Also, anyone who has designed systems knows that you need to have capacity for peak loads. In clustered scenarios it is even more important to have 1/nth of the capacity available on each node of an n+1 cluster.
Overcommitment/oversubscription is nothing new. All multi-tasking operating systems have been doing something similar for decades. Usually when that happens on a host, it's performance tanks.
The virtualization model in LDOMs is better because it bypasses the oversubscription issue of other virtualization solutions and wysiwyg. Everything down to the IO slots can be partitioned.
So what's your point? Do you concur with what I posted?
And what is wrong with partitioning? I find the entire time-sliced Virtual machine paradigm silly. Especially for big workloads that need lots of cpus etc (crunching a few TB of data as fast as possible for instance). For instance we built a 100TB data warehouse... try running that in something like vmware.
I'd prefer "partitioning" over "Classic x86 VMs" any day.
Oracle's core multiplication factor uses a .25 cpu license for 1 core of a 16-core T3 processor. It uses a .5 for 1 core of the 8-core T4 processor. I have a feeling they will use a .25 cpu license for the 16-core T5 processor (of course they might get greedy).
At .25 licences/core, a 2 socket T5 would be effectively worth 8 CPU licenses. At .5 licences/core, a 2-socket T5 would be 16 licenses.
Oracle also recognizes LDOMs with whole-core constraints to be as valid CPU boundaries. So if you don't want to use all 32 cores in a 2-socket T5, use ldoms to control how many cores are being deployed...
Re: Sun HW + Solaris - no where but down. . .
The T4 and newer line of SPARC-based hardware have improved significantly since the "blunder" years of the Niagara fiasco.
Like most others in related to this field, I was skeptical about Oracle's dedication to keep the Sun portfolio alive and nurse it to health. I must admit I have grudgingly conceded that they seem sincere in their efforts to revive the Sun hardware line.
Having worked with sun gear for a good part of two decades, I must say that some of the moves being made are interesting and have potential for success. Moreover, Oracle is so very (brutally) fiscal minded that I don't doubt they will be able to turn things around. Only unfortunate thing is that the timing of it all might be too late.
I have found the T4 line very impressive and when we start considering the cost of ownership of the stack it starts making a lot of sense financially (with virtualization and the management software etc thrown in for "Free").
The exadata platform is very impressive (albeit super expensive) -- we were able to run a monster dwh workload on the exadata platform and see 40x performance improvements (no joke).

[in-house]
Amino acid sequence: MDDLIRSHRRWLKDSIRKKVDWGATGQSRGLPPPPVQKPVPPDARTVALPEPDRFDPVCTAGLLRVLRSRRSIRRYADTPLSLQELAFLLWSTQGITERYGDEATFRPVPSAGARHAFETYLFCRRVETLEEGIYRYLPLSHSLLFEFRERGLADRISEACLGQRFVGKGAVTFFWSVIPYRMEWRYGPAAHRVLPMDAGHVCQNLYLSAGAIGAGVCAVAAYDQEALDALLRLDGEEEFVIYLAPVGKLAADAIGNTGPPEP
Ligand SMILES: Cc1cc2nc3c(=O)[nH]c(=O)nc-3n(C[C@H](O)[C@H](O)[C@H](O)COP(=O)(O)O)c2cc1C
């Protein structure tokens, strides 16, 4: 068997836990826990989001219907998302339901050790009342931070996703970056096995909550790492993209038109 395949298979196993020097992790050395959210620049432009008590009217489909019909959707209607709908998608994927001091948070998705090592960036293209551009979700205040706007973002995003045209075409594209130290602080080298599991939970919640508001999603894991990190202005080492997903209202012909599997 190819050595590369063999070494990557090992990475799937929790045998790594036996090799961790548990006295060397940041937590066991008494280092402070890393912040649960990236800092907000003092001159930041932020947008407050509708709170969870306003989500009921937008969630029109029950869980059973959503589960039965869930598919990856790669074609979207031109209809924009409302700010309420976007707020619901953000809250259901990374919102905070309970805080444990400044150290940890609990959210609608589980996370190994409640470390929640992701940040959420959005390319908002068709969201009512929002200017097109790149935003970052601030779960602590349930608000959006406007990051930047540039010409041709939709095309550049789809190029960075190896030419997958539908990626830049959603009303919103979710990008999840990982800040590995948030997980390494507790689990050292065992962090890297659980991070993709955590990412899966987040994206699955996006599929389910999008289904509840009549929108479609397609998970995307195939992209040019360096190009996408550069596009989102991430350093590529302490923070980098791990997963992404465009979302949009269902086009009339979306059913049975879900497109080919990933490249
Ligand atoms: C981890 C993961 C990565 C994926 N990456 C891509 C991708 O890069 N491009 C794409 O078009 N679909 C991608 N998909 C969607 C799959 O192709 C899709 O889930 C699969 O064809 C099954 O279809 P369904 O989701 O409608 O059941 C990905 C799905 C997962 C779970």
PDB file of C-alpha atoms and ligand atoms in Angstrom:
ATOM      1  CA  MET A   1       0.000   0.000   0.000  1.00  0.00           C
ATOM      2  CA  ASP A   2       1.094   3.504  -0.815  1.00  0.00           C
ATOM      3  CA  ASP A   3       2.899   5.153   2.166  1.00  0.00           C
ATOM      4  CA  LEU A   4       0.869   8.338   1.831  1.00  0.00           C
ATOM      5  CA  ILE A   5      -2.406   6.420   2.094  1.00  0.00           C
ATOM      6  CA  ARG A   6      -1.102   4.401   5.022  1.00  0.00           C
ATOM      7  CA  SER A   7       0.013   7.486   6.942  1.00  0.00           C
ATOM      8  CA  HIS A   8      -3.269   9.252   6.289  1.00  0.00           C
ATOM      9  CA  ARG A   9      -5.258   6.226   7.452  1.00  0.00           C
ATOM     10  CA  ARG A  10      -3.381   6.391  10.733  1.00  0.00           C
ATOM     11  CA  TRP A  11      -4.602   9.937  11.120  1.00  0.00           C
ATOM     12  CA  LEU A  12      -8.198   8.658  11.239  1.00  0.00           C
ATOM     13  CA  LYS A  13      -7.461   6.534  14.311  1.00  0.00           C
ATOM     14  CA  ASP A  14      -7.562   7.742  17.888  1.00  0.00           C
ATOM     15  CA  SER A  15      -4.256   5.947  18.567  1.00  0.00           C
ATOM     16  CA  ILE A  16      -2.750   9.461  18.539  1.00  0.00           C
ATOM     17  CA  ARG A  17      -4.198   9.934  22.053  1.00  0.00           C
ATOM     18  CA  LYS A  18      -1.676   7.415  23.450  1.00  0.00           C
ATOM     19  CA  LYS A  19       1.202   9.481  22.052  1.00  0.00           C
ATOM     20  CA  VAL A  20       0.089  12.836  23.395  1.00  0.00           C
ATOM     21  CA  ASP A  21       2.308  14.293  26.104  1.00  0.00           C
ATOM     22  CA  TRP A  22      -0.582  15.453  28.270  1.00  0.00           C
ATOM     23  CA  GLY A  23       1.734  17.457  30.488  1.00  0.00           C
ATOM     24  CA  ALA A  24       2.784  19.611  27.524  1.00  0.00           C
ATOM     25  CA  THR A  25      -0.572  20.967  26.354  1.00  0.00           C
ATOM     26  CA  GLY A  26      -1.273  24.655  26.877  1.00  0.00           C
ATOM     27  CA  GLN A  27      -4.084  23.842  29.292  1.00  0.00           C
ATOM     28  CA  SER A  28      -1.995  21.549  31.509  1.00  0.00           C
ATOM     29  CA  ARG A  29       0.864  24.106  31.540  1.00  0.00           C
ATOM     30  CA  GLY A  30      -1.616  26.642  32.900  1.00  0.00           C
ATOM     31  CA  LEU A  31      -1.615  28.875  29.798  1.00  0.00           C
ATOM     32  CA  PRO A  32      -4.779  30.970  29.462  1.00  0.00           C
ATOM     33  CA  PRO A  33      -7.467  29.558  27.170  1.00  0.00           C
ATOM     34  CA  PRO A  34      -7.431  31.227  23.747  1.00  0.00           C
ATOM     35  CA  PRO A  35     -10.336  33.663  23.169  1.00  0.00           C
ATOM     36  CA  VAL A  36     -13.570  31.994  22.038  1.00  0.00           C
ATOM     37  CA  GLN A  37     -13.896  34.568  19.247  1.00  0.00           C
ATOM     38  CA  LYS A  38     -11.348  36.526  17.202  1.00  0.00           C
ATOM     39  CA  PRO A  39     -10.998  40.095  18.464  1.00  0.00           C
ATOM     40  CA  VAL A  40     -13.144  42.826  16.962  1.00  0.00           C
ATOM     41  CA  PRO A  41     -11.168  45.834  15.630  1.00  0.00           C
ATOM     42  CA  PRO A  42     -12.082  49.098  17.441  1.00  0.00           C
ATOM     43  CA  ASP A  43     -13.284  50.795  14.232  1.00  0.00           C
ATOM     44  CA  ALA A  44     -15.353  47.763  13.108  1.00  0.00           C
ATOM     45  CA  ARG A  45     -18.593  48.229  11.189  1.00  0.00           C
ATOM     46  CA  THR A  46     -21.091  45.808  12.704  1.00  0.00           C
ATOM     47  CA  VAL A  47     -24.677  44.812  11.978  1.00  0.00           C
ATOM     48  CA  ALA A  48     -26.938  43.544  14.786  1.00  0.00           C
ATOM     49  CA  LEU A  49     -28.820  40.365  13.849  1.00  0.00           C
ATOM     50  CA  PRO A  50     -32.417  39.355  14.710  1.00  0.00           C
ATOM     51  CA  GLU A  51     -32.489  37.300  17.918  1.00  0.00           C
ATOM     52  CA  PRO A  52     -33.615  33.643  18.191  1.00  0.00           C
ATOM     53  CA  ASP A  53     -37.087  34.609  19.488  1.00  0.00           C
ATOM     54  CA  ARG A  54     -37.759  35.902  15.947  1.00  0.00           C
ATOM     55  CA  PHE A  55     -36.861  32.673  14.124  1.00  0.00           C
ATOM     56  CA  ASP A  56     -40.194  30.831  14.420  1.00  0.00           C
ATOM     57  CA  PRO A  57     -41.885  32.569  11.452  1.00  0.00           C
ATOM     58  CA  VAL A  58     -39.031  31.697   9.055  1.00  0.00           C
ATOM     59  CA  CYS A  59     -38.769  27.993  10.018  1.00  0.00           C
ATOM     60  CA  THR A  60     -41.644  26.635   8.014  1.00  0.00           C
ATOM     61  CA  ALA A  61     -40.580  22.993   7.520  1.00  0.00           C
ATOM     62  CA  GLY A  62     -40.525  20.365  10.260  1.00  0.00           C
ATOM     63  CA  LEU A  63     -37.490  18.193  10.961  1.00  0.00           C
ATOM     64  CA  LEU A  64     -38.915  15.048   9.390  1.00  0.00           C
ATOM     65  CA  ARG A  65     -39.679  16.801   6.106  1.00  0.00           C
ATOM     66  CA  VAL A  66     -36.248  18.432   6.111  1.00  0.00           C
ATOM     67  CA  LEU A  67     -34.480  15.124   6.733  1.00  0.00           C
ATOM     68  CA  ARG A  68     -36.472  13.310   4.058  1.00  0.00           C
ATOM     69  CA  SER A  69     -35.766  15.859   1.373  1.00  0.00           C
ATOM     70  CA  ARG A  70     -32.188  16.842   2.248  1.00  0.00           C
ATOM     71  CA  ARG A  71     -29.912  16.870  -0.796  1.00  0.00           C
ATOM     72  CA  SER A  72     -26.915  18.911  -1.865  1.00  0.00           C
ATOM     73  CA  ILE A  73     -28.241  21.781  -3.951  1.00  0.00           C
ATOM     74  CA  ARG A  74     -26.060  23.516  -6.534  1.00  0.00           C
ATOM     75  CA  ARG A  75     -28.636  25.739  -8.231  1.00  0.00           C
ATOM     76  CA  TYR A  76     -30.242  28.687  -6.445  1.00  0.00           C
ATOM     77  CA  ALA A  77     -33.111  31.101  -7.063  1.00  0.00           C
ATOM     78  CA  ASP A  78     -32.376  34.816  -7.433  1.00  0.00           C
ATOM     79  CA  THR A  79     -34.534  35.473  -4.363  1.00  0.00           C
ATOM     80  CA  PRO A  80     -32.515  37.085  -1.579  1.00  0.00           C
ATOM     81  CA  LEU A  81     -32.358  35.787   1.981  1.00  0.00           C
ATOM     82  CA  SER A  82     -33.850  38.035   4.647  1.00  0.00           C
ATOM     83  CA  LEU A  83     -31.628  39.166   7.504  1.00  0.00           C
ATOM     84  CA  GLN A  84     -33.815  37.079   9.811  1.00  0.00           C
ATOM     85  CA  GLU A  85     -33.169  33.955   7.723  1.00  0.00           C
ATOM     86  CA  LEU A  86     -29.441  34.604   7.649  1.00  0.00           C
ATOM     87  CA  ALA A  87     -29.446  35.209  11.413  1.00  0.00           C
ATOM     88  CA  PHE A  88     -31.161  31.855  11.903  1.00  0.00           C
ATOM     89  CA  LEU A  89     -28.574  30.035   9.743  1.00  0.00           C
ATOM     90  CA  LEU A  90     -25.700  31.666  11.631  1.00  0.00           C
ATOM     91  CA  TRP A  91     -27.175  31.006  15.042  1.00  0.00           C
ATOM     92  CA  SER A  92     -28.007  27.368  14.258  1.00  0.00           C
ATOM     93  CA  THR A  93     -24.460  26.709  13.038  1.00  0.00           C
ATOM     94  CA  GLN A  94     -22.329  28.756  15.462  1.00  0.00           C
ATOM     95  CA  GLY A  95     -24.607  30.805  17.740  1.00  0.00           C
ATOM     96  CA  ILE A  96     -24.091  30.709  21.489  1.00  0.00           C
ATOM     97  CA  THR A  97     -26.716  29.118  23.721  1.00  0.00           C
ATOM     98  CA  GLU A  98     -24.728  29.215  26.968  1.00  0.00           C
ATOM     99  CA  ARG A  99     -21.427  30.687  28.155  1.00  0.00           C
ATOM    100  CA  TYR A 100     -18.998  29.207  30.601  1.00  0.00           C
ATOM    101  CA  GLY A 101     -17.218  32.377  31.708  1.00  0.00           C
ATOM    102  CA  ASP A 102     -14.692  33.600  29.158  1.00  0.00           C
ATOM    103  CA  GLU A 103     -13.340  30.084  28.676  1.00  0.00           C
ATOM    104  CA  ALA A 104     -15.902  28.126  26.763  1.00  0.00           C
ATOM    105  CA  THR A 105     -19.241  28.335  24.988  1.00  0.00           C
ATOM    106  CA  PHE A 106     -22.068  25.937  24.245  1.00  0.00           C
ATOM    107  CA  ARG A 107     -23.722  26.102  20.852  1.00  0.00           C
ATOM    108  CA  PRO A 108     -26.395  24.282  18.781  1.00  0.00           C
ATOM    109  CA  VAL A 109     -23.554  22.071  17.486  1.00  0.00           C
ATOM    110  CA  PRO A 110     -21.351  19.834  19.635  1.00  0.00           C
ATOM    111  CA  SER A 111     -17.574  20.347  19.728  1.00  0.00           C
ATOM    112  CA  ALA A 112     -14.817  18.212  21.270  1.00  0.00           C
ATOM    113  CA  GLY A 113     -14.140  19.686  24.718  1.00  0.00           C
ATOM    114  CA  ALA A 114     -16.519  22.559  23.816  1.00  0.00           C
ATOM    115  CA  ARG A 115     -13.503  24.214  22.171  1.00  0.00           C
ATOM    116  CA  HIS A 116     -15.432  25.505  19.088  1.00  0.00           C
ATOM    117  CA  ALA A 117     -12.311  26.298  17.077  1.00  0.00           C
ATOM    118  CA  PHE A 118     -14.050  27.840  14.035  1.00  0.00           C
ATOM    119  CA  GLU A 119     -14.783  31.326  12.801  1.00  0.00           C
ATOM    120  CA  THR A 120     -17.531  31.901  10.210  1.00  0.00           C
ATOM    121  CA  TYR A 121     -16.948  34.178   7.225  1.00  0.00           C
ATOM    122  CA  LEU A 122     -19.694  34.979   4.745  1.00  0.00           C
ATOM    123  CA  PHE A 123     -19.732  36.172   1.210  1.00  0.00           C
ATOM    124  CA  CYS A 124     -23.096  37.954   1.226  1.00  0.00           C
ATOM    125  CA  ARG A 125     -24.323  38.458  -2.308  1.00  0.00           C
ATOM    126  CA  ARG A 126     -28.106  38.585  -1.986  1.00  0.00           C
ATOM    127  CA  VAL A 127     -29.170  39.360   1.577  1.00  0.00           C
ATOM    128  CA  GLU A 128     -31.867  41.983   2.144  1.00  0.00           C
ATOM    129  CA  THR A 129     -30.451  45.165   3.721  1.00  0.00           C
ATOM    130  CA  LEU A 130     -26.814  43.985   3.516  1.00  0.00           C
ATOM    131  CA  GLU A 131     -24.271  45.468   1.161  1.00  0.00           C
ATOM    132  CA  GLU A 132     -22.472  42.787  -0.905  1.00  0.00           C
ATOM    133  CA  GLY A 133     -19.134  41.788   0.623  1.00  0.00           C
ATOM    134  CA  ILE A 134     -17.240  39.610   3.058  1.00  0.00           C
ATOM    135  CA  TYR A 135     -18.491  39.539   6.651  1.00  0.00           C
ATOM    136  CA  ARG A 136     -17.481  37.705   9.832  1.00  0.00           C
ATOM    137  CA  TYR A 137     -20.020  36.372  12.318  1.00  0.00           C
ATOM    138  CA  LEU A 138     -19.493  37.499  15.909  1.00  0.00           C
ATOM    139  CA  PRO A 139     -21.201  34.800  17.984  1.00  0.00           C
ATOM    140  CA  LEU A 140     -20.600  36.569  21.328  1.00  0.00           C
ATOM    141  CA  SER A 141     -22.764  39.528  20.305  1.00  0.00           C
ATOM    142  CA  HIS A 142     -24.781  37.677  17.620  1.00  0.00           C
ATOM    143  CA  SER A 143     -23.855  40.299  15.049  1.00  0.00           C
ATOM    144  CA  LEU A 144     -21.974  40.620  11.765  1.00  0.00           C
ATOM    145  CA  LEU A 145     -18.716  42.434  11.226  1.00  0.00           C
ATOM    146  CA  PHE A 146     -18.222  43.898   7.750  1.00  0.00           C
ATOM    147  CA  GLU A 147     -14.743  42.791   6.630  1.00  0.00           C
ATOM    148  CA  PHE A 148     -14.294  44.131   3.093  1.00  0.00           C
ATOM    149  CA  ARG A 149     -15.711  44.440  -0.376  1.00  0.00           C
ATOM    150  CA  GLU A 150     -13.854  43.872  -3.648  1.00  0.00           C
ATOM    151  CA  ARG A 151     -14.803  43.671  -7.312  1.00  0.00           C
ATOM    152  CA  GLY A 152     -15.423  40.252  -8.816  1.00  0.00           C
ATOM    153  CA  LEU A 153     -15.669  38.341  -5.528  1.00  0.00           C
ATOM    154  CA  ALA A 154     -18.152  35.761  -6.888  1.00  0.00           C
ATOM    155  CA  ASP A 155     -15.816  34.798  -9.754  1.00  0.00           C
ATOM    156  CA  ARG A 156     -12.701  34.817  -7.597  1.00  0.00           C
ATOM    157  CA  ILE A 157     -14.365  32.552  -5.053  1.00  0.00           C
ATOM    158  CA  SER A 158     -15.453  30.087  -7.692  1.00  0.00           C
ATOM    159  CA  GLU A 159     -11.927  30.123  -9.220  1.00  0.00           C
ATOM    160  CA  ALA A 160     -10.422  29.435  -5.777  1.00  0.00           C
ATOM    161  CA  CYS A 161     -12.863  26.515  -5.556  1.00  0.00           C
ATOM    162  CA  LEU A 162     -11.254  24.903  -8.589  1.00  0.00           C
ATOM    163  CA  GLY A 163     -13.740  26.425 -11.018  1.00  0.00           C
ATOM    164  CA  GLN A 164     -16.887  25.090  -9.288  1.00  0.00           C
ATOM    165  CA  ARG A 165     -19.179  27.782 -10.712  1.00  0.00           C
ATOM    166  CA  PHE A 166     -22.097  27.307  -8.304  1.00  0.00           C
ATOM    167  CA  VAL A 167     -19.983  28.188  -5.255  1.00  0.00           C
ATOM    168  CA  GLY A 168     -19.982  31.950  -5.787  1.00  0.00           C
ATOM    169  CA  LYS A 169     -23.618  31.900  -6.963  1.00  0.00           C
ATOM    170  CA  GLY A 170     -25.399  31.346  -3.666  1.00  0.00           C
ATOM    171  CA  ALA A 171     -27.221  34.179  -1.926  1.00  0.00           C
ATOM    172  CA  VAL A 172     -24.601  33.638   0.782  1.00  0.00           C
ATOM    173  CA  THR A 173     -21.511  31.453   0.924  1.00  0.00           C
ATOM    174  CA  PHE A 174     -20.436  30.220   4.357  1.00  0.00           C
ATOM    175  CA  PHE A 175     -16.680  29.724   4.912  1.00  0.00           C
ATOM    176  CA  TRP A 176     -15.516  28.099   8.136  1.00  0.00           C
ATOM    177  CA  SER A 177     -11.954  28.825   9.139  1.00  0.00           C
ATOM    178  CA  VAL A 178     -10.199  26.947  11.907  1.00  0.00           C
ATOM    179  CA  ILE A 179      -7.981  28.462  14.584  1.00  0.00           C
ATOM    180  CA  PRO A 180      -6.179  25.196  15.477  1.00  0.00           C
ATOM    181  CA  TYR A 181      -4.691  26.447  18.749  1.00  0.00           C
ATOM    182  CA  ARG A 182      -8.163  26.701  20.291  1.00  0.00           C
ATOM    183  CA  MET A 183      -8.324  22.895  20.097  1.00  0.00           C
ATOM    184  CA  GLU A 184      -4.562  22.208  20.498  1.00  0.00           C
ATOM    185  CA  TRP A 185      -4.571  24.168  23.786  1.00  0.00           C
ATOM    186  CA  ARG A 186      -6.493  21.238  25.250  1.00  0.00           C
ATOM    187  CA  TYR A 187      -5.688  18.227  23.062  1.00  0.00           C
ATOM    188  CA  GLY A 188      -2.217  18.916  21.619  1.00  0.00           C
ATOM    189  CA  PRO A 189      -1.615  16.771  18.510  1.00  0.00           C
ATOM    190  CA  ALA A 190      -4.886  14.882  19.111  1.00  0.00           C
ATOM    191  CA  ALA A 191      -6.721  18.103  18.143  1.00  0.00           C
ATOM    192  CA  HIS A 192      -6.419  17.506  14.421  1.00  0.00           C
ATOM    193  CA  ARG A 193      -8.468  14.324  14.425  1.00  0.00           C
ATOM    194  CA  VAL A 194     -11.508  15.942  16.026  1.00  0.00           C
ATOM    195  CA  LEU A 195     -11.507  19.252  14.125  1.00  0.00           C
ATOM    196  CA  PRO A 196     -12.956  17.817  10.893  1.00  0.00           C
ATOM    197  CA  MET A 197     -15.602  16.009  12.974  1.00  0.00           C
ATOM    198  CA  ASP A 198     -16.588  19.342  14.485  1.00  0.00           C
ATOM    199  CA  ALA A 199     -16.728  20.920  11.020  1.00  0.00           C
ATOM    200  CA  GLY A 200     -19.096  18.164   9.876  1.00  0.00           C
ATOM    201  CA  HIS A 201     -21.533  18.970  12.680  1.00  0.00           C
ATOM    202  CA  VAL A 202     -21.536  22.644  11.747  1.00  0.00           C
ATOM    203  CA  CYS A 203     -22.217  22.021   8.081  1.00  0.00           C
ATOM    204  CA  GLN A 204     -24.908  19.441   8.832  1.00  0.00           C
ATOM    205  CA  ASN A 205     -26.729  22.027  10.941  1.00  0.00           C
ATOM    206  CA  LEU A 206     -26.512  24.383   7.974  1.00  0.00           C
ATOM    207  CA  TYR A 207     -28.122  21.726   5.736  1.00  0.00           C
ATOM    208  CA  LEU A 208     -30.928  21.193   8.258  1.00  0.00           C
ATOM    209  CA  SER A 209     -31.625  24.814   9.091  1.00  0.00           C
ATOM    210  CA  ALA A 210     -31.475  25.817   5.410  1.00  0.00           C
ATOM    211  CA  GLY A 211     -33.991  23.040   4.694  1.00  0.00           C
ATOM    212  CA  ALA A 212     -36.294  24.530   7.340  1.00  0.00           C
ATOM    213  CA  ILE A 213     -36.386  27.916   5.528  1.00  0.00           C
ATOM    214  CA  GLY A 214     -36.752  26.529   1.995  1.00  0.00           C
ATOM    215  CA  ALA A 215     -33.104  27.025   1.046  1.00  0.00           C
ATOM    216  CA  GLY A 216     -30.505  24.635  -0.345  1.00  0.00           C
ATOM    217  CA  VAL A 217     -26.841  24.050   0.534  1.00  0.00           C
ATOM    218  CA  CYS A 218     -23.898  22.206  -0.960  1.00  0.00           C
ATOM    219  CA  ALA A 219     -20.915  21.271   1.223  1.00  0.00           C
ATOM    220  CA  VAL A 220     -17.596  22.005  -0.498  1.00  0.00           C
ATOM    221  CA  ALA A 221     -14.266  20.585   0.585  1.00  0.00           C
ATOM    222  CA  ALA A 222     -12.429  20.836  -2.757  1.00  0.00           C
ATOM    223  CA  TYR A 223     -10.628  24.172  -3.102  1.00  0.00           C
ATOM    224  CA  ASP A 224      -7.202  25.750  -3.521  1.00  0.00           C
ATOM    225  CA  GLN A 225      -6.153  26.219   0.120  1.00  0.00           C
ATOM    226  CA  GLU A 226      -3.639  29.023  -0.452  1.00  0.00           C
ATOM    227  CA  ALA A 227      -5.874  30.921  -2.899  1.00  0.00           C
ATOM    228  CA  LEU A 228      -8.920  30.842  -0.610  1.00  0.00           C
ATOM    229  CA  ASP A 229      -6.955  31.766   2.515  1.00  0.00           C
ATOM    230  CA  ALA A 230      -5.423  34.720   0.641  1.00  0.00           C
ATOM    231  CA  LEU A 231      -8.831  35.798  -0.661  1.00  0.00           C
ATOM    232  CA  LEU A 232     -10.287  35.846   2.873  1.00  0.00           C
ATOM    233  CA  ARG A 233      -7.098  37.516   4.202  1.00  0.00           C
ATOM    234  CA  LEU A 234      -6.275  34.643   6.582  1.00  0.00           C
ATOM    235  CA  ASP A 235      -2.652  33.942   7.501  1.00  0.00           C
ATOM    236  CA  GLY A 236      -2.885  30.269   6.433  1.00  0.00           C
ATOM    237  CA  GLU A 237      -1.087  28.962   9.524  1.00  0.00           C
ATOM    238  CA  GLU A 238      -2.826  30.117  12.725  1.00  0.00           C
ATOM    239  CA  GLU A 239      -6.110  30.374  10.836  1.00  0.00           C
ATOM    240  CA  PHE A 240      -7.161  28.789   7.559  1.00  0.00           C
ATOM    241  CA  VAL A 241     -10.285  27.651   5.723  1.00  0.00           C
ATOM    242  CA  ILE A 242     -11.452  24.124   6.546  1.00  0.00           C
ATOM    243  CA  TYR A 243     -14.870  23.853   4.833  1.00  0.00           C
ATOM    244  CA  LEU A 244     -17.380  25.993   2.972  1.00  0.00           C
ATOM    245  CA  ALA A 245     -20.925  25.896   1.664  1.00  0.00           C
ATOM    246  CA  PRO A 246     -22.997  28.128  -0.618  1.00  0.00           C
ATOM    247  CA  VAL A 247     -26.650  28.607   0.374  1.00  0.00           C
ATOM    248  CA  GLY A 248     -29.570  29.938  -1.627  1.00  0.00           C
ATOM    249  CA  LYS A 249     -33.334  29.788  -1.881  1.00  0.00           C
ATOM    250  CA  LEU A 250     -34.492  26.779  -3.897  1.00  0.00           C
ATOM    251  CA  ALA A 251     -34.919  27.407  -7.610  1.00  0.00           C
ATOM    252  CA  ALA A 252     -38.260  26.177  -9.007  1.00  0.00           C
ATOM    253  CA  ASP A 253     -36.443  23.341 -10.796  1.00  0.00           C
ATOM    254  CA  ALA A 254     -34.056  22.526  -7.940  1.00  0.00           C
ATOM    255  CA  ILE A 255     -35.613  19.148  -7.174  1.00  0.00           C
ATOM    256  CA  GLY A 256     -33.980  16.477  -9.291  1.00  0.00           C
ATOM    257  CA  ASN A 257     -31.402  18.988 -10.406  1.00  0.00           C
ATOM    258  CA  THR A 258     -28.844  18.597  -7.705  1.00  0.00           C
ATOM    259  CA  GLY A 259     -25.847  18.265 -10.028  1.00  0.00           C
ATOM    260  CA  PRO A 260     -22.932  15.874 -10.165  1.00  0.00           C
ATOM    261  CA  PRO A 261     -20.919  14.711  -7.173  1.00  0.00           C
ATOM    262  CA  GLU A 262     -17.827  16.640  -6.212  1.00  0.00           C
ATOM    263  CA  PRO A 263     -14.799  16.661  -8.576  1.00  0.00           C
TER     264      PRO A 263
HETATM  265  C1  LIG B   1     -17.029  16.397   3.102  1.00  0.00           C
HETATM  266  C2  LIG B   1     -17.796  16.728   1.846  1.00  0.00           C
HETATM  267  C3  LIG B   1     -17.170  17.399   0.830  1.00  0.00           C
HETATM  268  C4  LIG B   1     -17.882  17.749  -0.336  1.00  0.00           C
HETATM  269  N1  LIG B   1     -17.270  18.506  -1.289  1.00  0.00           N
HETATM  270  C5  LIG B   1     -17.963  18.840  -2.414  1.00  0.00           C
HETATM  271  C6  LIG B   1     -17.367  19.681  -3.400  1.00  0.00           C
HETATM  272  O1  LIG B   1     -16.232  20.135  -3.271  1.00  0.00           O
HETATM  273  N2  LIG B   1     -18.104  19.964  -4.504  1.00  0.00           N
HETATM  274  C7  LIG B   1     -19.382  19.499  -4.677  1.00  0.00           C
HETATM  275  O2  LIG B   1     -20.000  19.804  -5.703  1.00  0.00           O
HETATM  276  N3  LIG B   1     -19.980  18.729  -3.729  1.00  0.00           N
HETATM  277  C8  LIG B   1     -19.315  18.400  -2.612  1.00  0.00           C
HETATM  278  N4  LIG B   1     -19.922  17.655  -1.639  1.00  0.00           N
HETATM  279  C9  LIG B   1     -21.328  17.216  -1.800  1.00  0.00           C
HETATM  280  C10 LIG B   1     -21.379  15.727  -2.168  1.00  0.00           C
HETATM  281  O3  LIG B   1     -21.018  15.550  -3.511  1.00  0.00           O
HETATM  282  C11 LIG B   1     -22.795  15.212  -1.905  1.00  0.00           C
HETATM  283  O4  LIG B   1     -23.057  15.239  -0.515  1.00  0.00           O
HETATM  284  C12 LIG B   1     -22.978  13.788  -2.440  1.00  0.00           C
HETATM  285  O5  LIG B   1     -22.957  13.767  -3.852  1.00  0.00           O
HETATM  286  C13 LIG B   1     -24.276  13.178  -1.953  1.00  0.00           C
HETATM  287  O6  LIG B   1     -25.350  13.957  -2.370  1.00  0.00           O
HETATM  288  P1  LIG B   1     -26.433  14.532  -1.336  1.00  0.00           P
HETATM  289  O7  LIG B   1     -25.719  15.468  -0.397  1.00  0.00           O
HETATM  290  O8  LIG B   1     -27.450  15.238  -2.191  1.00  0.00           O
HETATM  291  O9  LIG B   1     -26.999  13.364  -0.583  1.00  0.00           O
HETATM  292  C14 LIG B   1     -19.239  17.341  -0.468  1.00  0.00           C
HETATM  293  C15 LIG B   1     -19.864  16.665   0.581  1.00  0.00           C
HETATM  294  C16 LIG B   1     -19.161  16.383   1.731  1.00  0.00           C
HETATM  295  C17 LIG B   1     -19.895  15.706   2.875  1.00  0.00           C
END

So love them or loathe them, Oracle seems to have done something that the bumbling management at Sun wasn't able to do. Draw a line and stand by it.
Hmm...low power, massively parallel processor-based servers?
Sun/Oracle's Niagara platform anyone? Now also improved single-thread performance.
Re: Racist diatribes!
Go control your own population. India is doing quite well thank you, despite the best efforts of your nation.
As far as your aid is concerned, tell your government spend it on local educational initiatives..might makeyou lads a bit more competitive.
Re: Racist diatribes!
What does sanitation have to do with space Exploration?
Wtf with these racist diatribes against india? Your ancestors bled india dry of all its wealth for 200 years...that too like some sneaky, underhanded little cheats.
Grow up and deal with it brats...lobby your government to stop try and pretend to be what your nation isnt anymore --relevant on a global scale. India will do what it has to do...another 20 years and your future generations will be lining up for work permits to india...
I was in a conversation with a friend who heads up r&d at a big midwestern exchange. We were talking about interviewing and he told me how he is always looking for a reason to reject a candidate. I on the other hand look to select a candidate, until they give me a reason not to.
I once interfviewed for a position of sr systems admin where the other sr interviewed me for 2 hours...rattling off inane questions like what is fcal, what is scsi etc. i had to cut the interview process short by finally asking him what he hoped to find out by testing my general knowlege and how did he expect to understand how well i could drive unix servers by asking me silly questions like that. Needless to say i did not accept their offer...
I like to see problem solving skills relevant to the role, testing from basic to more advanced levels of knowledge and experience.
Having developed code in perl, python and ruby, i can comments on a few things --